On goes the lockdown in England, and on goes our online poetry community, Try to Praise the Mutilated World. The prompts are here every day, and free. Access to our Facebook workshopping group costs £10, and lasts for the duration of this lockdown. The group is a place for mutual feedback, and is private so that your work in progress is unpublished. We have guest readers via Facebook Live on a Sunday – the next one is Jonathan Davidson. Join us at any time through November. See the PayPal button at the bottom of this post.
I don’t normally do this sort of thing. I like to think of my prompts as three-dimensional: each one is a meditation, showing how we can use any given topic as a way in to a proper, solid poem. Knock away the scaffolding afterwards, and the reader should never guess that the poem was started by someone whispering ‘gardens‘ or ‘skin disease’ from the wings. The prompt should be completely absorbed by your poem.
This one might be a little more visible, so bear with me. In a classic starting-to-write way, today I ask you to write about the first thing you see as you look around you – and to write in praise of it. If it is unpromising, don’t cheat by trying to select something more ‘poetickal’; see what mileage you can get out of it. After all, we saw a few days ago what Pablo Neruda came up with on the subject of a pair of socks, and Neruda famously wrote odes (praise poems) to almost any object he came across. An onion, a tomato, even miscellaneous broken things; he didn’t allow the prosaic nature of the thing to stop him celebrating it.
In Neruda’s ode to tomatoes, he lays it on with a trowel – unabated, the unstoppable tomato invades the kitchen. It has benign majesty, amplitude, abundance. It offers itself. It populates the salads of Chile. Even the oil is essential child of the olive. Neruda is enjoying the exaggeration – he’s having a laugh, and why not? Most of the words here, though, are sensual, joyful and simple. ‘The street filled with tomatoes, midday, summer‘ – not twilight or winter. Light, juice, ease, butter, living flesh, sun, fragrance, salt, parsley, potatoes, aroma – it’s like a cookbook for Chilean peasant food. Neruda is pressing our most primitive buttons, the ones that say ‘sunshine’ or ‘food’ or ‘plenty’. It’s a cheap trick, and it works.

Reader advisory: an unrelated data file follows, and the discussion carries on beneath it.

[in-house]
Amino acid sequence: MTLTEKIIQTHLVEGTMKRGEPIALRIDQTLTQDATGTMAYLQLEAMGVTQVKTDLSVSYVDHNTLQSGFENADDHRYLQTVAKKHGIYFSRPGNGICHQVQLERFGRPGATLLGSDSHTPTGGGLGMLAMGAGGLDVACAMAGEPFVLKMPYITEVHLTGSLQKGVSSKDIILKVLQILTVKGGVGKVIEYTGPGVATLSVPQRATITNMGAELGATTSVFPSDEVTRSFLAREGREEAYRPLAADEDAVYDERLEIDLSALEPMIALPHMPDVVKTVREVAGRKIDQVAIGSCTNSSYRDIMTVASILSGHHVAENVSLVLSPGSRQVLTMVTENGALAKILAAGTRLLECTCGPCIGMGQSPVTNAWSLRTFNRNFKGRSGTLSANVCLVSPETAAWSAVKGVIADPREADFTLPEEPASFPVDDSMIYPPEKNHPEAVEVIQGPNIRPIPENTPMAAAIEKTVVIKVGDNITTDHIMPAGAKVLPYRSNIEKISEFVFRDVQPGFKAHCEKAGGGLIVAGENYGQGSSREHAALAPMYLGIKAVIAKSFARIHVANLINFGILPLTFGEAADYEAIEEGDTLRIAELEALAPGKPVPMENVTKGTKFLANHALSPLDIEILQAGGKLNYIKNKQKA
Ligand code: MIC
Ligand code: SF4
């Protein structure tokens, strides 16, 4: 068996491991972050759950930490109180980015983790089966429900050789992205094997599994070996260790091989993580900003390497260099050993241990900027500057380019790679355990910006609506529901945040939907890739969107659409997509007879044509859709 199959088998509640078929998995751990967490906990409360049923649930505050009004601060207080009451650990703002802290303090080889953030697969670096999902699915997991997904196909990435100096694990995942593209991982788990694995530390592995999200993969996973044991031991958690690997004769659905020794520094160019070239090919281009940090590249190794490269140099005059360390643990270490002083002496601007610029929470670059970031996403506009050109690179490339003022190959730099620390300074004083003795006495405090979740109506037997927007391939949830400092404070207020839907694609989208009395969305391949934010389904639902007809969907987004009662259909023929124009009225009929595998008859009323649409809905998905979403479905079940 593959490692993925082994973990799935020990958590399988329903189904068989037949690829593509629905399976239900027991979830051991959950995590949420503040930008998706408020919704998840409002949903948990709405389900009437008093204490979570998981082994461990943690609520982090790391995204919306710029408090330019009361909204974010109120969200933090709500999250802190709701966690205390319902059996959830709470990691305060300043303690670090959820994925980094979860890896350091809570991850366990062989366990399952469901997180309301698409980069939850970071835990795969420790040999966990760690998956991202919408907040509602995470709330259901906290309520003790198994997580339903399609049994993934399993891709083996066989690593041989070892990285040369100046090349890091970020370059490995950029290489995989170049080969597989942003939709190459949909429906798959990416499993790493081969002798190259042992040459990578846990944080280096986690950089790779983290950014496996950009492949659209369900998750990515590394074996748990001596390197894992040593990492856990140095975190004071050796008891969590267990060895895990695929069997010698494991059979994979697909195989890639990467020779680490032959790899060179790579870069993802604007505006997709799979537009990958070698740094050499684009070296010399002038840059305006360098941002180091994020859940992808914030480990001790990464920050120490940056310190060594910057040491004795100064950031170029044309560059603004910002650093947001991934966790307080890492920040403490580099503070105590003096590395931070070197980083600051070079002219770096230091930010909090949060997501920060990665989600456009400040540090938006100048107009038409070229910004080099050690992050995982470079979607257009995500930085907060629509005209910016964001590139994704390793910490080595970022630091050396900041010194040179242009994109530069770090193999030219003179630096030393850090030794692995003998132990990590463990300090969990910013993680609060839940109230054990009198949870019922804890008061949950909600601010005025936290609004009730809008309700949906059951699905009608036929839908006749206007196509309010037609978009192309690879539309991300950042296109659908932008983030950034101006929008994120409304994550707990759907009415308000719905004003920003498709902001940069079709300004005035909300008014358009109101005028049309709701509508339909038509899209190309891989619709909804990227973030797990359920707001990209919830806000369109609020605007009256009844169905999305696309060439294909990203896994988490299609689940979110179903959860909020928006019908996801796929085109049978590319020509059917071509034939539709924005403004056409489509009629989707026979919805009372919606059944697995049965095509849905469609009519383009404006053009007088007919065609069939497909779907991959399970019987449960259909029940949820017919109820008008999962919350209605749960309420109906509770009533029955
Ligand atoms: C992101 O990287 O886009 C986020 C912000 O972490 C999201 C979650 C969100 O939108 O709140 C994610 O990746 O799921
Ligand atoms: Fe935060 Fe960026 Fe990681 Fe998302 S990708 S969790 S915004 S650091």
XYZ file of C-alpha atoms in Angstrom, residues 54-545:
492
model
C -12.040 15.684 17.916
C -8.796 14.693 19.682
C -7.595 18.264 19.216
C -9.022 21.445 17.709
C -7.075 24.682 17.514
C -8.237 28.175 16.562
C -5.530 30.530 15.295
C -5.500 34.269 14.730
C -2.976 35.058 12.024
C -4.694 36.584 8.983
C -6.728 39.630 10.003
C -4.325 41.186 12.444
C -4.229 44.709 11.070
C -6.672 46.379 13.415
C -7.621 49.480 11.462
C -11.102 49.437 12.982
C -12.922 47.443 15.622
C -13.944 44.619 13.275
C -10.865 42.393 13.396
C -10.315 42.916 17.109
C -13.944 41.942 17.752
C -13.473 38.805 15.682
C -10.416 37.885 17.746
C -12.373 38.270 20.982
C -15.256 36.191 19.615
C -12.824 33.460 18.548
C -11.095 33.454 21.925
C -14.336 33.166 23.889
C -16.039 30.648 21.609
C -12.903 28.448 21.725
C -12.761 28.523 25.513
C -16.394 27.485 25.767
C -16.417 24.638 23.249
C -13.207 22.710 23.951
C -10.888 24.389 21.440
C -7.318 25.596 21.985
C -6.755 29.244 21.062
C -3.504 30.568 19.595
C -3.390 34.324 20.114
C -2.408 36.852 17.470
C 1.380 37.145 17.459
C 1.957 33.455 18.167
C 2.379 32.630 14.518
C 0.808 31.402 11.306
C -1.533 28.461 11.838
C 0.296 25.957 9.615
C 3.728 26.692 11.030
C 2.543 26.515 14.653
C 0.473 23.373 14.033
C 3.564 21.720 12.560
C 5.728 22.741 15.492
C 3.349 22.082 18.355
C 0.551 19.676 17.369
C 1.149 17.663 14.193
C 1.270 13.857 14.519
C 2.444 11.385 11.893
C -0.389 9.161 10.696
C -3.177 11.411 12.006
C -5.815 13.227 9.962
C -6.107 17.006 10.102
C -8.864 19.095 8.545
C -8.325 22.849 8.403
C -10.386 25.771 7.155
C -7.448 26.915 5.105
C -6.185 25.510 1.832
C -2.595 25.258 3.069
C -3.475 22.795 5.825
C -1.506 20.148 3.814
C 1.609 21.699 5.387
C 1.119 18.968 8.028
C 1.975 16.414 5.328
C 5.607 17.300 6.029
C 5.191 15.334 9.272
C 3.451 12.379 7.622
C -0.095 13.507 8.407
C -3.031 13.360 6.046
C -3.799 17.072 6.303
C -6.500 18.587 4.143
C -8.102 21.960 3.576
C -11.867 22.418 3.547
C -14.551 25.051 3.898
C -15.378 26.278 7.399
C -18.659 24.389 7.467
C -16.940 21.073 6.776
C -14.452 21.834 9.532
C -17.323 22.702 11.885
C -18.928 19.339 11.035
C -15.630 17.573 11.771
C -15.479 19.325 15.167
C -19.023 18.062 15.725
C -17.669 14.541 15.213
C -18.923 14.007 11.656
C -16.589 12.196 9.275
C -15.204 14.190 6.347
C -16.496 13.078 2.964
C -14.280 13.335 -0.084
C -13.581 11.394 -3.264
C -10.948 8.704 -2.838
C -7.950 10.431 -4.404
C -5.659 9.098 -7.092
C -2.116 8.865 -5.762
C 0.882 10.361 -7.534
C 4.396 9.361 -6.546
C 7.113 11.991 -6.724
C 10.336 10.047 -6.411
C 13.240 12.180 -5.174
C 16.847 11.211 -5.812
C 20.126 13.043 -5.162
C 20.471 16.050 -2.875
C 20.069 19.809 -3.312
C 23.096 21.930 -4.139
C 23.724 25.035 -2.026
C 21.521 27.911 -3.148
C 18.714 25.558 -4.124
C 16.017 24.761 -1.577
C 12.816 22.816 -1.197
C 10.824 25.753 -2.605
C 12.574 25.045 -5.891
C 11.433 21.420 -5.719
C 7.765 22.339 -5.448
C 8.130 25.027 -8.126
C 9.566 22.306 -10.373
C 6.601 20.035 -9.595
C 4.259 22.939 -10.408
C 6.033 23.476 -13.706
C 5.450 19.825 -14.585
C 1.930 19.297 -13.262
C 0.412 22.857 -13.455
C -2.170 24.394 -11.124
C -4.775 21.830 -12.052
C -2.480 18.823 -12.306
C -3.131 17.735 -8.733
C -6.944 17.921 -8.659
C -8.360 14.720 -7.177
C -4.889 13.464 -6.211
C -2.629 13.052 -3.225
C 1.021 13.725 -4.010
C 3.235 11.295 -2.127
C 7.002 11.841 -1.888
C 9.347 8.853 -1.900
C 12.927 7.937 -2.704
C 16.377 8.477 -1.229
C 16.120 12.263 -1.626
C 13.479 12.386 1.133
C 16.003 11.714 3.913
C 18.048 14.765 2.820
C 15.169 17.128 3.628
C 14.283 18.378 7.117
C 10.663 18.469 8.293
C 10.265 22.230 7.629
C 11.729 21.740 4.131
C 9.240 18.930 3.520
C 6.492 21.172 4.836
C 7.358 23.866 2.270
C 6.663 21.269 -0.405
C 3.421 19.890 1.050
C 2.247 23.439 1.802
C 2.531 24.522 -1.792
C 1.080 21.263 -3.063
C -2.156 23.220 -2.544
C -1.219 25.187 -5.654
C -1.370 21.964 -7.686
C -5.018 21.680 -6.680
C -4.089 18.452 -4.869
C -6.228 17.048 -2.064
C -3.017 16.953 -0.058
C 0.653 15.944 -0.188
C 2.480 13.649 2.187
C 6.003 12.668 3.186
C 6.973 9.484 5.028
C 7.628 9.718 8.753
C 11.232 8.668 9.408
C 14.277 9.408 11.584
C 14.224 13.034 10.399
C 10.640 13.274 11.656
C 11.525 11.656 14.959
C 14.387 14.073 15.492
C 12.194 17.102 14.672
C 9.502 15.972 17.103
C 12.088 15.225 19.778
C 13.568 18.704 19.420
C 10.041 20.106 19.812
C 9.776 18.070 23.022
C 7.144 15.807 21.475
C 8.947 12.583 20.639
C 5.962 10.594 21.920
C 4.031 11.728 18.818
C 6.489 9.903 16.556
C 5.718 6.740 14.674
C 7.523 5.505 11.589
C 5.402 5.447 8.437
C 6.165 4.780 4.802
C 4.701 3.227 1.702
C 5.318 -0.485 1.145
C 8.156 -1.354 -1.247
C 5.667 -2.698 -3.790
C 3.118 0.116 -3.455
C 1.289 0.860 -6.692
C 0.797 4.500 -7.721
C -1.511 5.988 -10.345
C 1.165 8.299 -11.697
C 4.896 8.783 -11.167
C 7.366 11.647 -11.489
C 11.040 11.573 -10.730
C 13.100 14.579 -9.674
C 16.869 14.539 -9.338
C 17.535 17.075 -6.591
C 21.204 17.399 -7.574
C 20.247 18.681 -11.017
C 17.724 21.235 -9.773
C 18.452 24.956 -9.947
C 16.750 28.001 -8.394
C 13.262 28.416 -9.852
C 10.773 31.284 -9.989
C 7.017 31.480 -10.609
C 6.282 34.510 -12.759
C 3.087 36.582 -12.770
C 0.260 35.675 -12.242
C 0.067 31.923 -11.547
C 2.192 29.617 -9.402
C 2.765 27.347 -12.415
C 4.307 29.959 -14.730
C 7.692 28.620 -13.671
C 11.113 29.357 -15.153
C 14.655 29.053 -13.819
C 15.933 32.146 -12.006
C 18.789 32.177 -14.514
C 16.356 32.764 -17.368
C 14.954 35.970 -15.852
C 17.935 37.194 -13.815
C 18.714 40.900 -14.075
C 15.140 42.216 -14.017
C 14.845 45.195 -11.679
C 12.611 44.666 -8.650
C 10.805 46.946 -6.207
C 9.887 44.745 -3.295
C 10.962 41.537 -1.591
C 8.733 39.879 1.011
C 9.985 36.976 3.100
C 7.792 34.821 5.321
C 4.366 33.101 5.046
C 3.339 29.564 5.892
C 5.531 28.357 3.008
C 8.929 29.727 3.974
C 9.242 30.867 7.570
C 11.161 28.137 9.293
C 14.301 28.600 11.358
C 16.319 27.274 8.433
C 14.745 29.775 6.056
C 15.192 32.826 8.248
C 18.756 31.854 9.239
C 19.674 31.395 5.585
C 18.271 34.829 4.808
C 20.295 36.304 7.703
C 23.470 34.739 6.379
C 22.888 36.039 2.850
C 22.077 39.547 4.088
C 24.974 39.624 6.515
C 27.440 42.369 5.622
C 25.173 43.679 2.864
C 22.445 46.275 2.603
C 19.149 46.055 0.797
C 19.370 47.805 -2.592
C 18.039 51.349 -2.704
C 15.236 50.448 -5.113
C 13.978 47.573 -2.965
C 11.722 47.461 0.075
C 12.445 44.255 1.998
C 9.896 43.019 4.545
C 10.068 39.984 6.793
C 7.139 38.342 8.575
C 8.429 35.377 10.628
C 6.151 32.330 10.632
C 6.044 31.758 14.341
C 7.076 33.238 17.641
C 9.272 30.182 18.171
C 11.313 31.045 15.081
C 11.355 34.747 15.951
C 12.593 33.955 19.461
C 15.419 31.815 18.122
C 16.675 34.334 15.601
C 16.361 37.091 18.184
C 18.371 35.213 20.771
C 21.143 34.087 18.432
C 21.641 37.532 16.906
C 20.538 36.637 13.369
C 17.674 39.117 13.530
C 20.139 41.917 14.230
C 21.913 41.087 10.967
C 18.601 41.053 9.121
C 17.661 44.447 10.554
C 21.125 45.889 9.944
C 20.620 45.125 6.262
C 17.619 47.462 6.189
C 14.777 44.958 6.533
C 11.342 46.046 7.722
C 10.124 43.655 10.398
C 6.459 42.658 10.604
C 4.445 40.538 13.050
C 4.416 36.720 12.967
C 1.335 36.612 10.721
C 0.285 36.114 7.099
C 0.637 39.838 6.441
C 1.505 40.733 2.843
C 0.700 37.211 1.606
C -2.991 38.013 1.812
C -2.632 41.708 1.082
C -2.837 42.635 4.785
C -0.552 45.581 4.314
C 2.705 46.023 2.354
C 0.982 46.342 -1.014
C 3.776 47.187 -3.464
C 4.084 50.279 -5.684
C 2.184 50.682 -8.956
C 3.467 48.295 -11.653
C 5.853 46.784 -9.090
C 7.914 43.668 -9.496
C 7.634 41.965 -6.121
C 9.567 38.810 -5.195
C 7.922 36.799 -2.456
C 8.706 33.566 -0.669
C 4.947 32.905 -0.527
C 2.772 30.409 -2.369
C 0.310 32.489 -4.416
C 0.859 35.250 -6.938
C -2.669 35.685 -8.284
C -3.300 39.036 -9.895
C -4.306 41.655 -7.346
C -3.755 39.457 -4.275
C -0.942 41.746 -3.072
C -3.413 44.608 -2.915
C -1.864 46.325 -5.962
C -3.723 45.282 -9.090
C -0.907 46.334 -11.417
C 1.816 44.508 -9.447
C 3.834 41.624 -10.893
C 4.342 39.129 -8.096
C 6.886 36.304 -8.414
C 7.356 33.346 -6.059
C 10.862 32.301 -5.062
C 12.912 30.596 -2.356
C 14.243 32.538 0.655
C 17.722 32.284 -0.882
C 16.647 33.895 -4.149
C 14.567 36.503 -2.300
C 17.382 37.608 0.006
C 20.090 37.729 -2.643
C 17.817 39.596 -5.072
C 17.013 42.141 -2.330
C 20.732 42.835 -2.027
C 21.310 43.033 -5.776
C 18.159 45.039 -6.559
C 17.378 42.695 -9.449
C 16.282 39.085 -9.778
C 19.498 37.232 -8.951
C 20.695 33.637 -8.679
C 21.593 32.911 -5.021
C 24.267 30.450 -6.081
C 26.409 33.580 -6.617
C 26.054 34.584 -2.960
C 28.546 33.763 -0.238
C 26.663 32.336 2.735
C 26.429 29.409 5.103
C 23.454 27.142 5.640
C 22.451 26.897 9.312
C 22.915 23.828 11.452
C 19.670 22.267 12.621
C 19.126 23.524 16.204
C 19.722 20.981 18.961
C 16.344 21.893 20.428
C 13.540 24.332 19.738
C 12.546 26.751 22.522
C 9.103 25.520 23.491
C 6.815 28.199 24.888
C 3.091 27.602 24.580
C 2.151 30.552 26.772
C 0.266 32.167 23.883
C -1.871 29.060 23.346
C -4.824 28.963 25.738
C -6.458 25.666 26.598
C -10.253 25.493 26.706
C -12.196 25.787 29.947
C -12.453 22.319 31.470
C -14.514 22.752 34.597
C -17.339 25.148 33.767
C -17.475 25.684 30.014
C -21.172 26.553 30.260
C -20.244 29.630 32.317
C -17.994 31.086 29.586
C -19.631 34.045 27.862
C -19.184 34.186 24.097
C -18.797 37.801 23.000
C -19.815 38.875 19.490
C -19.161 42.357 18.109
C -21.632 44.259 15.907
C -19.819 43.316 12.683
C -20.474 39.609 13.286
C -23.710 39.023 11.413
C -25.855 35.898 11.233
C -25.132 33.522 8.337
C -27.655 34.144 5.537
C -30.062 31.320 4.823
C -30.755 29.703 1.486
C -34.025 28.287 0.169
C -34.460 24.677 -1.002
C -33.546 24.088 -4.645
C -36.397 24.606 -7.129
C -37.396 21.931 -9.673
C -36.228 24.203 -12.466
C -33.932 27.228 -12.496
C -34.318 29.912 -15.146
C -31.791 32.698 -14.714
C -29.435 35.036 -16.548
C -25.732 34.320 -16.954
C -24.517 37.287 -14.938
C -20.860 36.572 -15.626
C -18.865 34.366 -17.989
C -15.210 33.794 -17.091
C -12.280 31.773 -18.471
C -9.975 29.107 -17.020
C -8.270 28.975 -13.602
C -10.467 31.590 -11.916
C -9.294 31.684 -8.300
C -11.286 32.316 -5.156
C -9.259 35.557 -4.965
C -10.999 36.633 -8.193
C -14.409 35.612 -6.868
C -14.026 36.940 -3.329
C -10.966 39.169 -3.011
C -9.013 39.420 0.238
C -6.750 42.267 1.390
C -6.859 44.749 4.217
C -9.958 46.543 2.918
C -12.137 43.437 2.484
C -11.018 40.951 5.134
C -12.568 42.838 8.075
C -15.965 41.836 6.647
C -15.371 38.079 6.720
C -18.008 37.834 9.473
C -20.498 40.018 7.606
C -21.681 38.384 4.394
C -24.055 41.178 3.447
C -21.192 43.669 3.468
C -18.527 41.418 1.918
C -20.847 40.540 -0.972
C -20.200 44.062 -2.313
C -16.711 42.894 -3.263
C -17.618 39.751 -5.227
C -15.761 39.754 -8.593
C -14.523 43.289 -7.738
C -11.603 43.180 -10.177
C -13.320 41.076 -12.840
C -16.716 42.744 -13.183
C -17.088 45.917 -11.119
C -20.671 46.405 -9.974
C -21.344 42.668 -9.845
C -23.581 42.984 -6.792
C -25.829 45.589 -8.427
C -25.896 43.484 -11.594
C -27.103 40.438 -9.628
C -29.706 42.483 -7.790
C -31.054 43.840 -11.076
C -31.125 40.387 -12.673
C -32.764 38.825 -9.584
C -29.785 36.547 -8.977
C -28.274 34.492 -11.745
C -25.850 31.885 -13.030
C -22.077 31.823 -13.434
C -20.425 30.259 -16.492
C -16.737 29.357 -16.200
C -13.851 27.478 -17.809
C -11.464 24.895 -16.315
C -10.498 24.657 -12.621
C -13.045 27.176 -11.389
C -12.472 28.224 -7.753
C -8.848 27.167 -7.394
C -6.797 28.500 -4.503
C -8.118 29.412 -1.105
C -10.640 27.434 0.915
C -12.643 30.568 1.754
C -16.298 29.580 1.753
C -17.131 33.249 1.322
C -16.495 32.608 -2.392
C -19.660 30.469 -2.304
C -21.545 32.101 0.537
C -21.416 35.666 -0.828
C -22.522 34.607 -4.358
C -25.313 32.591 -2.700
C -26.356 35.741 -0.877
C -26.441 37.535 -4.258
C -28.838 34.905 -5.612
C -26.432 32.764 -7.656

Look very carefully at your object – the dustpan and brush, the hot water bottle, the bunch of flowers, the rubber duck, the sink plunger. Hold it up to scrutiny. Get right down to loving it. In my case, with no word of a lie, the first thing I set eyes on after writing these words was a haggis. I believe that’s been done already. But there’s the challenge; here is something I would not dream of writing about normally, and must now find a response to. I can’t write a poem to a haggis without invoking Robert Burns – so my poem will have to respond to his. It may become ‘The Haggis Replies’. What else is in sight? My partner’s flat cap could be praised to the high heavens for its bountiful warmth, its comedic Yorkshire style. The IWA canal map on my wall is a passport to a lifetime of adventures. The phone charger, o blessed twine! connects me to my friends in a time of separation.
The ode is not just a poetic form. It’s an instruction to look for joy. Sometimes, in our efforts to be wise, we forget to have fun. Today, let go of ego and live a little. In this difficult month, we are engaged in the business of praise; find something to praise, and praise away.